I was talking with a friend the other day, and the subject of our favorite old toys came up.
When you want to look at the massive changes between now and say the 60s and 70s, one peek at kids toys and games will tell the tale. Our games were the model of simplicity, often using nothing but basic properties of physics and chemistry. Very few things lit up, unless you were playing “Operation,” or had an “EZ-Bake Oven.”
I never see kids now playing with anything that doesn’t move, blink, light up, make noise, or appear on a screen. Granted, all that stuff is pretty cool. But I kind of feel sorry for them, that they missed out on the simple pleasures of childhood.
So I figured I could make a nice post out of remembering some of my favorite games, from Back in the Day. But as I look over my list, one thing sticks out… We never actually owned many of these.
Much like Pop Tarts, soda pop and sugared cereal, we weren’t allowed to have the cool toys. I’m pretty sure Mom made us play with toilet paper tubes, broken glass and dirt. At least that’s how I remember it… So the only time I got to play most of these games was when they belonged to someone else. Neighbors, friends, cousins, they seemed to have all the cool stuff.
In formulating my list, there seemed to be some natural divisions, so I’ll stick to that format.
This one was just physics in action. Two or more people would pick a top, wind the string around the stem, snap it into the starter gate, then pull the string. The tops would circle around the “arena” and eventually bump into each other until only one was left standing. I don’t know why I was so entertained by watching things spin around… maybe that’s why I liked playing records so much.
Another game based on basic physics. The discs were stacked on the three poles, with the little guy balancing on the top. You’d spin the spinner, then use the plastic “fork” to remove that color of disc. Whoever made the little guy fall, lost.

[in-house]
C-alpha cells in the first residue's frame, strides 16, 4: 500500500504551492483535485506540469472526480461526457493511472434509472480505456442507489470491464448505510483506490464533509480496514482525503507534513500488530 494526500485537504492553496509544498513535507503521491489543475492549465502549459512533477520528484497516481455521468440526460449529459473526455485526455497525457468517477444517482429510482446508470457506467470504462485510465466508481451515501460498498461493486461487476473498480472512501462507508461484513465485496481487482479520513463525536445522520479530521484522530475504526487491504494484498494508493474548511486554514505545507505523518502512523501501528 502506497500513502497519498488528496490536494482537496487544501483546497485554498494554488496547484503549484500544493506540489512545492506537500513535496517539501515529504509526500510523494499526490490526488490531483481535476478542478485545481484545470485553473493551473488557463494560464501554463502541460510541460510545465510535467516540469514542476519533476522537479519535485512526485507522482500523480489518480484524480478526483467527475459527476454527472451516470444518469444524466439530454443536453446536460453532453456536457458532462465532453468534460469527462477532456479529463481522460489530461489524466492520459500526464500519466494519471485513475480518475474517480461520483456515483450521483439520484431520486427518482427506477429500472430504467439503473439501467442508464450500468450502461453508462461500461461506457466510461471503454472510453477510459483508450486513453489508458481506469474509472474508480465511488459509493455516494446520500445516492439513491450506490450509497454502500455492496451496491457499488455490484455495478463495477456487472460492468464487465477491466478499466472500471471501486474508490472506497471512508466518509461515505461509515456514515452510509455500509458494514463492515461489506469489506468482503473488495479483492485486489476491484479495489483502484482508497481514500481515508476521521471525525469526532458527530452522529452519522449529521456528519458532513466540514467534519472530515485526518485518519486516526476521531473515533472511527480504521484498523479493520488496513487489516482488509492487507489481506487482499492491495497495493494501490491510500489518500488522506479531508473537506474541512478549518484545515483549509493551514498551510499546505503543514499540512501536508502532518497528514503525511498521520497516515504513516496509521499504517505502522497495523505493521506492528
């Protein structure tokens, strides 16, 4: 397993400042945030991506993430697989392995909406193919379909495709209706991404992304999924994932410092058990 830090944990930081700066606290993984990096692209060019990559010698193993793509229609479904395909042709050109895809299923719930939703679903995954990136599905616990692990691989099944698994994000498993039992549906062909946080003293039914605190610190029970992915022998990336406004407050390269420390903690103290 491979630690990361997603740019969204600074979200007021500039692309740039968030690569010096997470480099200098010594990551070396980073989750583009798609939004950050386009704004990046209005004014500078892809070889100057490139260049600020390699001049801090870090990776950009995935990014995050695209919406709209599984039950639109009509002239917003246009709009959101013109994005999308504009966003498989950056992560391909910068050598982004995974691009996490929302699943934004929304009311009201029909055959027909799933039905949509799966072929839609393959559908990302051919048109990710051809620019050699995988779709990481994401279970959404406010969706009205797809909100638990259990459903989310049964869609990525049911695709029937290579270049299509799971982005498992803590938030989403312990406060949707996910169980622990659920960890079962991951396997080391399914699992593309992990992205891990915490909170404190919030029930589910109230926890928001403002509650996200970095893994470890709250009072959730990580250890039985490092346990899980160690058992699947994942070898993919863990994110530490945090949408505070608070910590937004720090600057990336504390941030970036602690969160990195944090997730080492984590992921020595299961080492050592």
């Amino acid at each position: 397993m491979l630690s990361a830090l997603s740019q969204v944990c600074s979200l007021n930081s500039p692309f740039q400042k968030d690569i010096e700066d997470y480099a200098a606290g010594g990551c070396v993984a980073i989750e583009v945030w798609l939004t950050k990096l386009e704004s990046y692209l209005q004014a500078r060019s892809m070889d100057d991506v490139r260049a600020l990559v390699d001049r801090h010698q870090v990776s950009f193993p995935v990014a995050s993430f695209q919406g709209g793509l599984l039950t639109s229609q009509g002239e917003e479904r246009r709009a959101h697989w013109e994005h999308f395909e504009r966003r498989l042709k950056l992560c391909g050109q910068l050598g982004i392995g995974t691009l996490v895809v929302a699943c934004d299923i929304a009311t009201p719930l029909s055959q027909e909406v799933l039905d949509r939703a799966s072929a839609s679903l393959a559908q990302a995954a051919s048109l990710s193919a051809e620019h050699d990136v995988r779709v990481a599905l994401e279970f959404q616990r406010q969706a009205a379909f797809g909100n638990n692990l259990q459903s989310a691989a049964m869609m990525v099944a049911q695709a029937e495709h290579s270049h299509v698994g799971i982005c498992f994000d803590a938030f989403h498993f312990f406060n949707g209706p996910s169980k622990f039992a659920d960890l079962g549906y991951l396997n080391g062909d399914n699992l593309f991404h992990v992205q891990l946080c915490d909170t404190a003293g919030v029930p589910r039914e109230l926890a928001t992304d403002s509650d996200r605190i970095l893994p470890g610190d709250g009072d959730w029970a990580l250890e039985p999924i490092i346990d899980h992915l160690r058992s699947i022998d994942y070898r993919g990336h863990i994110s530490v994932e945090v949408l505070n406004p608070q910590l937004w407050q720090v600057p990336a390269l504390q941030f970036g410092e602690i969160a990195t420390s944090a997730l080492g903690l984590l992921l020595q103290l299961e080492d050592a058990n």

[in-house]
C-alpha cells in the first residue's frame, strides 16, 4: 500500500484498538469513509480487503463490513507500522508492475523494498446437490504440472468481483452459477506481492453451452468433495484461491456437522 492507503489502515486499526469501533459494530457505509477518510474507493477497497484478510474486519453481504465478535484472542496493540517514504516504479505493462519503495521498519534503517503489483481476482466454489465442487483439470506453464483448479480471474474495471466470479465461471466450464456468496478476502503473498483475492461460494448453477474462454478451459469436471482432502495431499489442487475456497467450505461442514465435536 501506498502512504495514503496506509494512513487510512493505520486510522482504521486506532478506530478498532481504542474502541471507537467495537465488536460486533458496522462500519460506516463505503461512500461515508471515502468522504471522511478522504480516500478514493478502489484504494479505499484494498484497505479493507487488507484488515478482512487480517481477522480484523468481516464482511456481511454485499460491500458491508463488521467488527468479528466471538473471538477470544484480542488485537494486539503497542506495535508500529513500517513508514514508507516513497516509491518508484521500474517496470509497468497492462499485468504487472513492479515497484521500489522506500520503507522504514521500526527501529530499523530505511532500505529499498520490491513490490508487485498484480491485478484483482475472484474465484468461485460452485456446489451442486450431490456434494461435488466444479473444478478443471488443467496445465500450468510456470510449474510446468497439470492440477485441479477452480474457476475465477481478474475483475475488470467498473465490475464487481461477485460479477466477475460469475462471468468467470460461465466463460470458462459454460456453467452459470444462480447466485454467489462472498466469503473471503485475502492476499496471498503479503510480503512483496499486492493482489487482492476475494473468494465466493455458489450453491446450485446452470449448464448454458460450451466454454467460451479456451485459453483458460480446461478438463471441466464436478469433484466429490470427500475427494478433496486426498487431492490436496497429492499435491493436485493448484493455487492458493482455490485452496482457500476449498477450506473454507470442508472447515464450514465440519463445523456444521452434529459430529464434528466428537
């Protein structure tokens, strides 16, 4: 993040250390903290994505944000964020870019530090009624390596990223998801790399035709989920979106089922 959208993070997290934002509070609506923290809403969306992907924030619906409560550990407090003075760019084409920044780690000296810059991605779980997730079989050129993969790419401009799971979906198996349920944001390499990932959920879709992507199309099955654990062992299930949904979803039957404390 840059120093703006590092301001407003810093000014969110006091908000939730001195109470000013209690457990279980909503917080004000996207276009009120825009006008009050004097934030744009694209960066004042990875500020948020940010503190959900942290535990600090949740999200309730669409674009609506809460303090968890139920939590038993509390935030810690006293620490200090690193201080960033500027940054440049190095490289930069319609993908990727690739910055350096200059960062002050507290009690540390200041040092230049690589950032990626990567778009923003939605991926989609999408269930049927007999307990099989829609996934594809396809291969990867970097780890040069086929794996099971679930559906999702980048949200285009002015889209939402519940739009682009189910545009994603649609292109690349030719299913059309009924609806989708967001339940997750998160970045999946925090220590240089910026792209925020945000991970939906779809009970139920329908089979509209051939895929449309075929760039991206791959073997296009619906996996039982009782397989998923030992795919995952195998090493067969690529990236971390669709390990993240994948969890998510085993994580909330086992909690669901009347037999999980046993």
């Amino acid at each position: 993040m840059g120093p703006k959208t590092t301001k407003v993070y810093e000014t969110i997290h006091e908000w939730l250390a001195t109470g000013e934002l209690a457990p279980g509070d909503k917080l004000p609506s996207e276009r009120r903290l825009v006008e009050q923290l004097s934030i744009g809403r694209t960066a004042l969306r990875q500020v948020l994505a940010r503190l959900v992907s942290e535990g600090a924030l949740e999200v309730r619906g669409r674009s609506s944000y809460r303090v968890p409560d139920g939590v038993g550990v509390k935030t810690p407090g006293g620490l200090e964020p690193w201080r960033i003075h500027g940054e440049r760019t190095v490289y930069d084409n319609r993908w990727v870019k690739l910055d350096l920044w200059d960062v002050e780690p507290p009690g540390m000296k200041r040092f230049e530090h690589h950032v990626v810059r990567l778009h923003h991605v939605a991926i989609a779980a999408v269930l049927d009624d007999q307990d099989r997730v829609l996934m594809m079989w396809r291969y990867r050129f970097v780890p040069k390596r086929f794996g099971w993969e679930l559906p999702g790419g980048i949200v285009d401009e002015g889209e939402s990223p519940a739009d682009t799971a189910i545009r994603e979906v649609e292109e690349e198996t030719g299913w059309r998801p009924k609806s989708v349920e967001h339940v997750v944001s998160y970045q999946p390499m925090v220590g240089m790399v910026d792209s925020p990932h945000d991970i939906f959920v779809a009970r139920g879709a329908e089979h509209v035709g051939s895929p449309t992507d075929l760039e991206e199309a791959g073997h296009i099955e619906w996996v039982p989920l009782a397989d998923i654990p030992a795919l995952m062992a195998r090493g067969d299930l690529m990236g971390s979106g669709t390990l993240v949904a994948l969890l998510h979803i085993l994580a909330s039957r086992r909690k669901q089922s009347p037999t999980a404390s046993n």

This one is still around, but has gone through various incarnations, plus a major motion picture. Each player places their ships on the grid, and then they take turns calling out grid coordinates to where they think their opponent’s ships are. It’s kind of like blind, reverse bingo.
The biggest problem was cheating. If your opponent called out a square that your ship was on, you could lie and say it was a miss, or you carefully move it to another location. I had a friend who used to stack four of his ships on the aircraft carrier.
I think they had to make this game electronic, just to deter cheating kids. It was either that, or the game had to come with a proctor.
This was a simple stacking game. You took turns stacking up these oddly-shaped blocks, until someone couldn’t place the next piece without toppling the tower. I think we mostly liked it because there was a piece shaped like a butt.
The mack daddy of old sports games, Electric Football
We first got this one in the late 60s; our teams were the Packers and Browns. My brother and I used to spend ages arranging the players into various formations and conceiving of trick plays. Then when we’d turn on the switch, they’d mostly just spin around in circles. I don’t think anyone ever completed a pass, or made a field goal, with those little felt “footballs.” Ever.
The companion piece to Electric Football: Table Hockey (Source)
We had this one too, and it might be the same version as pictured. I think our teams were the Leafs and Canadiens. At least this one worked like it was supposed to. Of course the puck always seemed to end up in that one square inch where no player could reach it.
My brother and I really liked these last two. It’s no surprise to me that he got both of them for my nephews, even though the players still don’t do much more than spin around.) I wonder if he ever gave the boys a turn?
My favorite out of all of the sports games were the “Stratomatic” games.
Strat-O-Matic Baseball player cards
Strat-O-Matic was like the forerunner of fantasy football and baseball. With the baseball, every player had a stat card. You’d put your team together and roll some dice. The stat cards told you what the player did for that dice roll, and you’d chart the game on a board, or a piece of paper.
We had a football version as well, but the stats were team-based rather than play-based. One year my brother and I decided to play the entire NFL schedule. We never finished the first game, because while he was in the bathroom, I peeped on his card and saw that his defense couldn’t stop one particular play no matter what was rolled on the dice, so I ran it every time. Yeah, it was kind of a dick move.